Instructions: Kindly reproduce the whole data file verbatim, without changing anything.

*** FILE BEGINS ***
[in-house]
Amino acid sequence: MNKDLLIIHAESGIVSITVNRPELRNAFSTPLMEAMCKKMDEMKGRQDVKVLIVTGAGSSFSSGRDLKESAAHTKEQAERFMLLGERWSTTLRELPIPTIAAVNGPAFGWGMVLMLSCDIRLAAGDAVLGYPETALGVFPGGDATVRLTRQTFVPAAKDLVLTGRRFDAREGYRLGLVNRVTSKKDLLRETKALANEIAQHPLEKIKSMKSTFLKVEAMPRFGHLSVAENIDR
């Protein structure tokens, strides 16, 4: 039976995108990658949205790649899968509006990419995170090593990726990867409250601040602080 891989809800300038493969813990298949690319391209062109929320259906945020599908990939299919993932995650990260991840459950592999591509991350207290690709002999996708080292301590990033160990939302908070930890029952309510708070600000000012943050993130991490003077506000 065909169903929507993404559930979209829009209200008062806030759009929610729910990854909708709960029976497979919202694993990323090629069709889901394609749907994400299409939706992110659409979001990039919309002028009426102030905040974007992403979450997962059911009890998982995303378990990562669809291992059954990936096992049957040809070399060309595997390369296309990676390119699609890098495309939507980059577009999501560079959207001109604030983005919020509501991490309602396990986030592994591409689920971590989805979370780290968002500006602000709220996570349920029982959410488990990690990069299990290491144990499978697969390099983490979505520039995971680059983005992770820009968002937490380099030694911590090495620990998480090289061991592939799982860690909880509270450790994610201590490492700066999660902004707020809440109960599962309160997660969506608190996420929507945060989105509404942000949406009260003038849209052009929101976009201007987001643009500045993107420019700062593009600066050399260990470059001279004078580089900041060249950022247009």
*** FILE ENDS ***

[in-house]
Amino acid sequence: MNKDLLIIHAESGIVSITVNRPELRNAFSTPLMEAMCKKMDEMKGRQDVKVLIVTGAGSSFSSGRDLKESAAHTKEQAERFMLLGERWSTTLRELPIPTIAAVNGPAFGWGMVLMLSCDIRLAAGDAVLGYPETALGVFPGGDATVRLTRQTFVPAAKDLVLTGRRFDAREGYRLGLVNRVTSKKDLLRETKALANEIAQHPLEKIKSMKSTFLKVEAMPRFGHLSVAENIDR
């Protein structure tokens, strides 16, 4: 039976995108990658949205790649899968509006990419995170090593990726990867409250601040602080 891989809800300038493969813990298949690319391209062109929320259906945020599908990939299919993932995650990260991840459950592999591509991350207290690709002999996708080292301590990033160990939302908070930890029952309510708070600000000012943050993130991490003077506000 065909169903929507993404559930979209829009209200008062806030759009929610729910990854909708709960029976497979919202694993990323090629069709889901394609749907994400299409939706992110659409979001990039919309002028009426102030905040974007992403979450997962059911009890998982995303378990990562669809291992059954990936096992049957040809070399060309595997390369296309990676390119699609890098495309939507980059577009999501560079959207001109604030983005919020509501991490309602396990986030592994591409689920971590989805979370780290968002500006602000709220996570349920029982959410488990990690990069299990290491144990499978697969390099983490979505520039995971680059983005992770820009968002937490380099030694911590090495620990998480090289061991592939799982860690909880509270450790994610201590490492700066999660902004707020809440109960599962309160997660969506608190996420929507945060989105509404942000949406009260003038849209052009929101976009201007987001643009500045993107420019700062593009600066050399260990470059001279004078580089900041060249950022247009």